SINGORA, or SONGKLA (the Sangore of early navigators), a port on the E. coast of the Malay Peninsula and the headquarters of the high commissioner of the Siamese division of Nakhon Sri Tammarat. It is situated in 7 12' N. and 100 35' E. It was settled at the beginning of the 1pth century by Chinese from Amoy, the leader of whom was appointed by Siam to be governor of the town and district. Having been more than once sacked by Malay pirates, the town was encircled, about 1850, by a strong wall, which, as both Chinese governors and Malay pirates, are now things of the past, supplies the public works department with good road metal. The population, about 5000, Chinese, Siamese and a few Malays, is stationary, and the same may be said of the trade, which is all carried in Chinese junks. The town has become an important administrative centre; good roads connect it with Kedah and other places in the Peninsula, and the mining is developed in the interior. In 1906 railways surveys were undertaken by the government with a view to making Singora the port for S. Siam; but this harbour, formed by the entrance to the inland sea of Patalung, would require dredging to be available for vessels of any size.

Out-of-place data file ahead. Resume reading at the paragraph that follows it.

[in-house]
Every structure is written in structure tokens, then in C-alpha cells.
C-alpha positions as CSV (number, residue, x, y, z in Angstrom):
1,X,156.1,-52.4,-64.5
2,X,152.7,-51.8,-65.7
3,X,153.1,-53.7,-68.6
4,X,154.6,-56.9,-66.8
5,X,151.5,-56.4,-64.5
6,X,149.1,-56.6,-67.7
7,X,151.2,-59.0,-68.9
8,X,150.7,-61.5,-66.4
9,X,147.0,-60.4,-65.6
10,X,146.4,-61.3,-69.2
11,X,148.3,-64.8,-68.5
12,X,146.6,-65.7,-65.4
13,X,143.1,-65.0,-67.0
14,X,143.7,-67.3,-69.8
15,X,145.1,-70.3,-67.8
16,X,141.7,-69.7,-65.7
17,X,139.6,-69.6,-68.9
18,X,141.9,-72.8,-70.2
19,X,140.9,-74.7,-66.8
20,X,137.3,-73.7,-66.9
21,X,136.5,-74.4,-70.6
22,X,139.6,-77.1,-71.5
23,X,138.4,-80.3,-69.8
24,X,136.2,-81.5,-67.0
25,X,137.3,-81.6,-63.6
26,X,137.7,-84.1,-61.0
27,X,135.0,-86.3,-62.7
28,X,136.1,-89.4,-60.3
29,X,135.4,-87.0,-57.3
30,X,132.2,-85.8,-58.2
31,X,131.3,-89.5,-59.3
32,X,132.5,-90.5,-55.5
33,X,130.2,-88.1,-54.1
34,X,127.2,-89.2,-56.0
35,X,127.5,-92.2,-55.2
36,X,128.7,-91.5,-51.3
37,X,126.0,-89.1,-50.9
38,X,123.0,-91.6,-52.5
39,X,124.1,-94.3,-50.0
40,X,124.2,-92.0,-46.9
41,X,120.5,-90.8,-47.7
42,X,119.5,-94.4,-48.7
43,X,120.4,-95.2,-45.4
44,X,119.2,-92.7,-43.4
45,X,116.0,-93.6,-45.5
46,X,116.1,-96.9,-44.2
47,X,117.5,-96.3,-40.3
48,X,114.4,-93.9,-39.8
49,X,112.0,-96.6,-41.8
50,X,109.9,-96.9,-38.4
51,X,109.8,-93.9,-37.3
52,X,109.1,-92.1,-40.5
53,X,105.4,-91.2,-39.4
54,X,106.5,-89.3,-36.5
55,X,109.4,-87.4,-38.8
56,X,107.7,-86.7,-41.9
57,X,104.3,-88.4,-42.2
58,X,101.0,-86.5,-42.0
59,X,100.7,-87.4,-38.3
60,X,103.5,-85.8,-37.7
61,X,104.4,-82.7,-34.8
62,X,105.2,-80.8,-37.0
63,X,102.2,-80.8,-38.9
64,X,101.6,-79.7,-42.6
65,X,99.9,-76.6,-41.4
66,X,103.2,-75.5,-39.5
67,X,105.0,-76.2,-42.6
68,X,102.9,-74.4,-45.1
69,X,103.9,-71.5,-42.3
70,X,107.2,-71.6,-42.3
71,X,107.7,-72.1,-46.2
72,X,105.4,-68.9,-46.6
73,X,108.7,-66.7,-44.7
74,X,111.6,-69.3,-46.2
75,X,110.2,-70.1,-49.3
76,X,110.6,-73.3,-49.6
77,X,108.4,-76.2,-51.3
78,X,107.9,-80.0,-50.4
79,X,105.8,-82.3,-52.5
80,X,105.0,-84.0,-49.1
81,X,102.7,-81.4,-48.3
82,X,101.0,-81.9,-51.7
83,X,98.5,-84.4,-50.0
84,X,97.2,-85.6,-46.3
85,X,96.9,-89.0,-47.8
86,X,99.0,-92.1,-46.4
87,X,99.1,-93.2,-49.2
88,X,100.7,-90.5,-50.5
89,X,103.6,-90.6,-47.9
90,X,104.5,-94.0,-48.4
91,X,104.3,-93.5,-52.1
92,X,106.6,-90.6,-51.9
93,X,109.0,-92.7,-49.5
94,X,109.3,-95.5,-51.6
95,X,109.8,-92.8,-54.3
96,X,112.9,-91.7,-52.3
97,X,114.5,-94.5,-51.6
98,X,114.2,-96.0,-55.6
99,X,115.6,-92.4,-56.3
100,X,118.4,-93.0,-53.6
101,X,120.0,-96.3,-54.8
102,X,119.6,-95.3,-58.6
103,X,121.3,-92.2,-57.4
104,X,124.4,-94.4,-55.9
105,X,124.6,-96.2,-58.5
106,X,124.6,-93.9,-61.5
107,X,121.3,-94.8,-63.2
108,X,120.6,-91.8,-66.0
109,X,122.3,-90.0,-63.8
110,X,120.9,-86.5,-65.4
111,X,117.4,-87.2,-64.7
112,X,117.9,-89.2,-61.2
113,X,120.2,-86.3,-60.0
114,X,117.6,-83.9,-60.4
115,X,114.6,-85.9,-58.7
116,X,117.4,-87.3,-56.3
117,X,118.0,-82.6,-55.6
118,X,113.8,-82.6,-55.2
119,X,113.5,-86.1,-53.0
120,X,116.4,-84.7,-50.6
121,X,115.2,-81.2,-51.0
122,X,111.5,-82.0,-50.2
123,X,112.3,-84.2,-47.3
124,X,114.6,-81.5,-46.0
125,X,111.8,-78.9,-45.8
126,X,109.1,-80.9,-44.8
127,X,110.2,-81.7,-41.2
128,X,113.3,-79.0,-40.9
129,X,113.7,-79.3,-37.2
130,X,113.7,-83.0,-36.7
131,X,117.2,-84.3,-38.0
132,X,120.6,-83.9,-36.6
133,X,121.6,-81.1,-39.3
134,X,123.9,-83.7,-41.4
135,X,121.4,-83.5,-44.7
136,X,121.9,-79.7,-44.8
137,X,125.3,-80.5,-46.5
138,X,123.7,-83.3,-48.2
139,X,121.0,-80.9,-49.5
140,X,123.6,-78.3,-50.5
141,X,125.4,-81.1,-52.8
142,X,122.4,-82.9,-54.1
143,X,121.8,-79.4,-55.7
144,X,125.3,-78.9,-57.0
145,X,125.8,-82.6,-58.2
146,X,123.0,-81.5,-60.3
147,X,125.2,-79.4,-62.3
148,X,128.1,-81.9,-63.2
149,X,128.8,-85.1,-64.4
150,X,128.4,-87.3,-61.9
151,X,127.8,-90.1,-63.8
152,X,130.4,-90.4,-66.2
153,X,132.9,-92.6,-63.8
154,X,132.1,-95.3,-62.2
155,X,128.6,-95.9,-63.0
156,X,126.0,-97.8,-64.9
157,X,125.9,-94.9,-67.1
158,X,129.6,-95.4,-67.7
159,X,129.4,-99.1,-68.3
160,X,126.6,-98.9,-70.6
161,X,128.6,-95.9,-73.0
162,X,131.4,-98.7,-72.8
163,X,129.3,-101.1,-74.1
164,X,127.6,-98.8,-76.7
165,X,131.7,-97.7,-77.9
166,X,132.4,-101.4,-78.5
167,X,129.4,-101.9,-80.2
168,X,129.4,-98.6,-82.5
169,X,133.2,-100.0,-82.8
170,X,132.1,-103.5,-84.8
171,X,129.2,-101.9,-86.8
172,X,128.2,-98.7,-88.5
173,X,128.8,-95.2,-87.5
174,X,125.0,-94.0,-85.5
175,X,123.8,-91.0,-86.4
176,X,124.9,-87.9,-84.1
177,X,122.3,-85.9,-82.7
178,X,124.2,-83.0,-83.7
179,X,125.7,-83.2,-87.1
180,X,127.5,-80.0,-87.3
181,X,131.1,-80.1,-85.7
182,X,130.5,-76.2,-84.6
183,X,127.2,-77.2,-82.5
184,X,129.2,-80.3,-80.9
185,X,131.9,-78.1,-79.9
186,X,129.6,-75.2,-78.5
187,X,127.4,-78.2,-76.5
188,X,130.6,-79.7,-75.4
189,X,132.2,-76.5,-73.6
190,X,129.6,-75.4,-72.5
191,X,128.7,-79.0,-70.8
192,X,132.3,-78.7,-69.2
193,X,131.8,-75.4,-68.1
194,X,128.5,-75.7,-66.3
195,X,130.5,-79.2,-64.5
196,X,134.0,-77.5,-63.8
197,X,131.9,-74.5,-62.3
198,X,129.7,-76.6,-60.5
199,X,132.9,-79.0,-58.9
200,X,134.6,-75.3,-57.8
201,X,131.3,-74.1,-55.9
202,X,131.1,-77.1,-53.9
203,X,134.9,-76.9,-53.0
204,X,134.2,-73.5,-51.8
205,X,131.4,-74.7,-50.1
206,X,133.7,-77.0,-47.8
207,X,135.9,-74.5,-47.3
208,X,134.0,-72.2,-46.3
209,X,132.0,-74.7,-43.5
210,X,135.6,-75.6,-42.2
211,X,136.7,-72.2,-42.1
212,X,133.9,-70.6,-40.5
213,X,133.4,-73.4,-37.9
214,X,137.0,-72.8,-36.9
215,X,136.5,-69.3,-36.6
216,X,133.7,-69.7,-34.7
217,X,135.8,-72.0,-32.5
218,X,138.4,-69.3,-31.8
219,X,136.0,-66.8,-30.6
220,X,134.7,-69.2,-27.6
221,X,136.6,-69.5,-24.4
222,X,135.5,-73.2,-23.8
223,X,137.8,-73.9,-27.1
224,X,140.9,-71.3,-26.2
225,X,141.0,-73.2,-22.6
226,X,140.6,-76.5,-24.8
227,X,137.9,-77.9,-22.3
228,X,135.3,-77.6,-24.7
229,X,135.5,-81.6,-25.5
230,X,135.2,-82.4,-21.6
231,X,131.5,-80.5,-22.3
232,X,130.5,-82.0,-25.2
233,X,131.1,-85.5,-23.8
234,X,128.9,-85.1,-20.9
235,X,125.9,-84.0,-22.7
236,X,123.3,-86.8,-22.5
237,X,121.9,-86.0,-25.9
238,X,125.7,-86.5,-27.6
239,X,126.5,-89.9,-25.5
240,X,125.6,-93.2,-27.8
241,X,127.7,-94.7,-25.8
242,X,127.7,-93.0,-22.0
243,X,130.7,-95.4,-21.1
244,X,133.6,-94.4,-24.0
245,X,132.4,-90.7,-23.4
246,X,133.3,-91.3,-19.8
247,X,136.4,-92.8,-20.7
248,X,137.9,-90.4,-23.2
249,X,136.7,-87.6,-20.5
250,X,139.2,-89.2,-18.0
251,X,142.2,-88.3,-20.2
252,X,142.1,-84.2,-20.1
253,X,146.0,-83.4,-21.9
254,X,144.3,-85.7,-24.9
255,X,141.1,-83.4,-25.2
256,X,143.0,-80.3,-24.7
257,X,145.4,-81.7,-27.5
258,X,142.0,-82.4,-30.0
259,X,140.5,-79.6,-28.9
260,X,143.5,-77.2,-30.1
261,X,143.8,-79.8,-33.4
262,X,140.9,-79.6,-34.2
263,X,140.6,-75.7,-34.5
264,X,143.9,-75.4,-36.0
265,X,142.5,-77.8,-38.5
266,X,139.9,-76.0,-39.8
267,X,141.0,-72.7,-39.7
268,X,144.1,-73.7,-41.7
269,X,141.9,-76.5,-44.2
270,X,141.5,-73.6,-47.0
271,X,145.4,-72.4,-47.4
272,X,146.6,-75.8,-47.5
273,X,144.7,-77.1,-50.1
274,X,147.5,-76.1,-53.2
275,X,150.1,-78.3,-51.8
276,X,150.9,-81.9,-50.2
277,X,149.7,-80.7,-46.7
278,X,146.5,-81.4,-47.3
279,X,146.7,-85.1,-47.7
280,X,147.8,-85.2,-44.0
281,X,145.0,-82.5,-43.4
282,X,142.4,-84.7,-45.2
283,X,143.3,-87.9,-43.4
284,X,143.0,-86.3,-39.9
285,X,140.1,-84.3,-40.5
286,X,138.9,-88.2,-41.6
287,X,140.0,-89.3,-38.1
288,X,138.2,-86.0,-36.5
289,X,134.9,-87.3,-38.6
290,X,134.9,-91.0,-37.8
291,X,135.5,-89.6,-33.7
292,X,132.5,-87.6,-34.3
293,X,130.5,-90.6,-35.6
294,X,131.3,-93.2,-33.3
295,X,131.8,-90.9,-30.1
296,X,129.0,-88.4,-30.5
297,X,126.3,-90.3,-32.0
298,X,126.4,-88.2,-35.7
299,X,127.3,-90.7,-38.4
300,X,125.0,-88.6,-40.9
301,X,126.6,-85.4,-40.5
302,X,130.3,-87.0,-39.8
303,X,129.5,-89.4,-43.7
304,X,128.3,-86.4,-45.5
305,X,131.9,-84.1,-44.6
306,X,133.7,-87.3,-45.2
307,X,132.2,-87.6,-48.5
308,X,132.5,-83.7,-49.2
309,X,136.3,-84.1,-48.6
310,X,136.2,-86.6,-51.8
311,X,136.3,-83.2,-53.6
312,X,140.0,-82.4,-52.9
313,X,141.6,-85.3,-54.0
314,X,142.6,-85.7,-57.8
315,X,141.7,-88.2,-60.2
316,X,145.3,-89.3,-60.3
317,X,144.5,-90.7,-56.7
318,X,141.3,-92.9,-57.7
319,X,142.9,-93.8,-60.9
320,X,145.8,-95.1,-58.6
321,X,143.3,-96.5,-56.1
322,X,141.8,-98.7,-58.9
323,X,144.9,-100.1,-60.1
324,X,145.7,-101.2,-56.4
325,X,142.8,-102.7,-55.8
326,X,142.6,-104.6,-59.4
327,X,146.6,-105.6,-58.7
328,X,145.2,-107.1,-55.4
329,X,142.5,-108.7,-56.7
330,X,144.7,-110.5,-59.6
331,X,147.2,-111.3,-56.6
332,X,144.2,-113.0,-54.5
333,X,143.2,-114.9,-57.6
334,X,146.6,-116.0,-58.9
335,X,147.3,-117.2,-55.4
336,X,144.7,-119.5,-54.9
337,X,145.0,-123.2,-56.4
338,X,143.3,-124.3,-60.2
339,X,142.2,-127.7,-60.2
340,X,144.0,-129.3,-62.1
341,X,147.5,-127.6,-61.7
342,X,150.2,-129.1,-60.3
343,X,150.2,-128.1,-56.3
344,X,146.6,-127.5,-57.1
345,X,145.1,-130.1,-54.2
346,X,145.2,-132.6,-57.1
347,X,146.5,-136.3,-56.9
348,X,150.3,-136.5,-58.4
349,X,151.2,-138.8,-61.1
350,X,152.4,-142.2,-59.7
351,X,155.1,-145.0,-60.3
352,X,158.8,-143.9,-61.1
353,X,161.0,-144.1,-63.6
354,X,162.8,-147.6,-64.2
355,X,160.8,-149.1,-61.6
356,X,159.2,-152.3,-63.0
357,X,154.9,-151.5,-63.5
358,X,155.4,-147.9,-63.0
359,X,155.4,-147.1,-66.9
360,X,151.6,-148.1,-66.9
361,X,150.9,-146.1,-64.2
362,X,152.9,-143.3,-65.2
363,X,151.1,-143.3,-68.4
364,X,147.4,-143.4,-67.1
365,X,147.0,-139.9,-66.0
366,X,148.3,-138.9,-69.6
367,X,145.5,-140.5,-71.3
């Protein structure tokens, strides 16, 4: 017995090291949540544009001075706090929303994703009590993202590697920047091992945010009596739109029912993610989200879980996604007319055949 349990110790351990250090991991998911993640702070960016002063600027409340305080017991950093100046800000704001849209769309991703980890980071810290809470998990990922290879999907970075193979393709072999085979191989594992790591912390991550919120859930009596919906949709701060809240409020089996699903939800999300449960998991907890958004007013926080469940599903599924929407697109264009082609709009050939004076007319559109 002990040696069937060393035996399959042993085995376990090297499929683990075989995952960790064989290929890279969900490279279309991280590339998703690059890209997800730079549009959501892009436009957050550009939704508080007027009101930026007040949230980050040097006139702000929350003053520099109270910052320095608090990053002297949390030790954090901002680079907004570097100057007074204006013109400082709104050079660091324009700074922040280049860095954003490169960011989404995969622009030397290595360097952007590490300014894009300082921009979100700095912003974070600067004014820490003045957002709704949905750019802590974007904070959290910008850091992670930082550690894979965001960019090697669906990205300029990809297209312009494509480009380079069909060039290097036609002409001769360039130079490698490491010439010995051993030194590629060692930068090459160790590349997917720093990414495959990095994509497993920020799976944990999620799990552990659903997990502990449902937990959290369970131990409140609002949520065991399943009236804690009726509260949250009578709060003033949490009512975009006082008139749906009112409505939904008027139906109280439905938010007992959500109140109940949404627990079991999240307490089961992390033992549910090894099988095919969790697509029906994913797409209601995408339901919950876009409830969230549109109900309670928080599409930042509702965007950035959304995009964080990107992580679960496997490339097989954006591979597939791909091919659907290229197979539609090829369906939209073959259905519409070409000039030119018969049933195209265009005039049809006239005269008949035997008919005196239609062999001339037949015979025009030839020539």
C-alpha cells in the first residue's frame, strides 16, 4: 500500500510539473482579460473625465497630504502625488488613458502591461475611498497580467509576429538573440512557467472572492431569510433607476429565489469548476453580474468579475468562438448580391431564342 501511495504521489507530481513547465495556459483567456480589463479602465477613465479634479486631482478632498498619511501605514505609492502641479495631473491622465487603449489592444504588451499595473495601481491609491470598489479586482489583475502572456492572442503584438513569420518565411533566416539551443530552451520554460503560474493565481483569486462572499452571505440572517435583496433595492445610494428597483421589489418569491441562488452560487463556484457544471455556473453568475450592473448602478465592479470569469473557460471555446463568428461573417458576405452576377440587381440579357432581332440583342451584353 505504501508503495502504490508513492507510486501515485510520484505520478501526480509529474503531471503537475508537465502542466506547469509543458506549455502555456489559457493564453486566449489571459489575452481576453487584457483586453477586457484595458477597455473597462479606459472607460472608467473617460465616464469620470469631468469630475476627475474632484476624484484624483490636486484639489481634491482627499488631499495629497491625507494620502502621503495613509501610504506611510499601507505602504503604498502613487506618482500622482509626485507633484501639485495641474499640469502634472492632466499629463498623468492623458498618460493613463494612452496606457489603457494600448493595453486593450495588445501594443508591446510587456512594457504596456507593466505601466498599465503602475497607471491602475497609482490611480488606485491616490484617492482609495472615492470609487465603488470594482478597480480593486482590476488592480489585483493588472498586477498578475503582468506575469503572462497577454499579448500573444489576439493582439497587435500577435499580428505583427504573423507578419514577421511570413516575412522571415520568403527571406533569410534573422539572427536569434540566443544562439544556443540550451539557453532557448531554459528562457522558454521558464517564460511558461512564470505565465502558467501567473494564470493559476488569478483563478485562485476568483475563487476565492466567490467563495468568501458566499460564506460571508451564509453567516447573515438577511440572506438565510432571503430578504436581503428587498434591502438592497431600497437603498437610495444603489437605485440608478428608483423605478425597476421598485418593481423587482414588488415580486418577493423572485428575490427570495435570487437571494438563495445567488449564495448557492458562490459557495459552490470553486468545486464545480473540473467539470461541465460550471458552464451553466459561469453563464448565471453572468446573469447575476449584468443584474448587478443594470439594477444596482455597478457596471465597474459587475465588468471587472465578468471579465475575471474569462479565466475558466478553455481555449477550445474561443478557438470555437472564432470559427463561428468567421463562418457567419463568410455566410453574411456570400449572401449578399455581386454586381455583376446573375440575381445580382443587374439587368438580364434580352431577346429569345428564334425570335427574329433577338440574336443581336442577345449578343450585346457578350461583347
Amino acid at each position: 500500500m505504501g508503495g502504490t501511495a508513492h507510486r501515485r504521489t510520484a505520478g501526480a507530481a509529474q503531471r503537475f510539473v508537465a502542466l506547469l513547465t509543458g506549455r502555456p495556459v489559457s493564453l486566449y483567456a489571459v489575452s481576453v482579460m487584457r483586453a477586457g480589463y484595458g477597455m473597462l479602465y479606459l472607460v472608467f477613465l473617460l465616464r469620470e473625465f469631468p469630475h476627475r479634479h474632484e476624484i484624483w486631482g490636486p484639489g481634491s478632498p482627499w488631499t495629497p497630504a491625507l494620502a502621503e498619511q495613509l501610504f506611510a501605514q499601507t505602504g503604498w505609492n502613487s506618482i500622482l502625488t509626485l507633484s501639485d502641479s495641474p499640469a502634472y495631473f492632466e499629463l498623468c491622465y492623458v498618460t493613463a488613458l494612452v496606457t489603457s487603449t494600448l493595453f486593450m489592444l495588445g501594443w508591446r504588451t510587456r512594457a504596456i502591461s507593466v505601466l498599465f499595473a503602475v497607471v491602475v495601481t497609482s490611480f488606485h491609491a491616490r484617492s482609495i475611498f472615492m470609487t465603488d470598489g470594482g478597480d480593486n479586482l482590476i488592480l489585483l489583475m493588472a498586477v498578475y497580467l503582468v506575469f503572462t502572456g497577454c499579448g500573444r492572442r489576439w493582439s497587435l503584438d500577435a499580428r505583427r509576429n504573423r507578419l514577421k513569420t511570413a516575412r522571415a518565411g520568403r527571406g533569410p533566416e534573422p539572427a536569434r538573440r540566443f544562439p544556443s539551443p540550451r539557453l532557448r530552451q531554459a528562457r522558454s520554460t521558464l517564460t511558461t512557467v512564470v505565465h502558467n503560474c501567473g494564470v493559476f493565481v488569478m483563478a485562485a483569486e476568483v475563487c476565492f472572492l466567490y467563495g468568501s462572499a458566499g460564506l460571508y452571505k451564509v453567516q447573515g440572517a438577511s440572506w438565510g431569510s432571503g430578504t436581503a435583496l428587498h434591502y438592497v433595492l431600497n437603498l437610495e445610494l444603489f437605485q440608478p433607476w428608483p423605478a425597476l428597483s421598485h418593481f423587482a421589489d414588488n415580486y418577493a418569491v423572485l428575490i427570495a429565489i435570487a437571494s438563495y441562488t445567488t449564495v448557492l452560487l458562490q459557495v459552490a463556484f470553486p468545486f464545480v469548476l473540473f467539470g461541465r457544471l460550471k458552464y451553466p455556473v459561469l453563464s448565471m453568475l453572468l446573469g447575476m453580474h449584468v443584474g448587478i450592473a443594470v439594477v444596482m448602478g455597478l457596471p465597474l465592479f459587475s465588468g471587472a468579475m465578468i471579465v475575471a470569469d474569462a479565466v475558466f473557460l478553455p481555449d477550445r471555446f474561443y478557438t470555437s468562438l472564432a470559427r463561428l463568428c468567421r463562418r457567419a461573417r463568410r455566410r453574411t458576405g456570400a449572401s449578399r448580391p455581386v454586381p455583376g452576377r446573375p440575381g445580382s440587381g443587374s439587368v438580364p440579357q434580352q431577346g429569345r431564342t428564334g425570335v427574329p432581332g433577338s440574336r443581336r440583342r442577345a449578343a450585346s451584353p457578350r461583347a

Note - this article incorporates content from Encyclopaedia Britannica, Eleventh Edition, (1910-1911)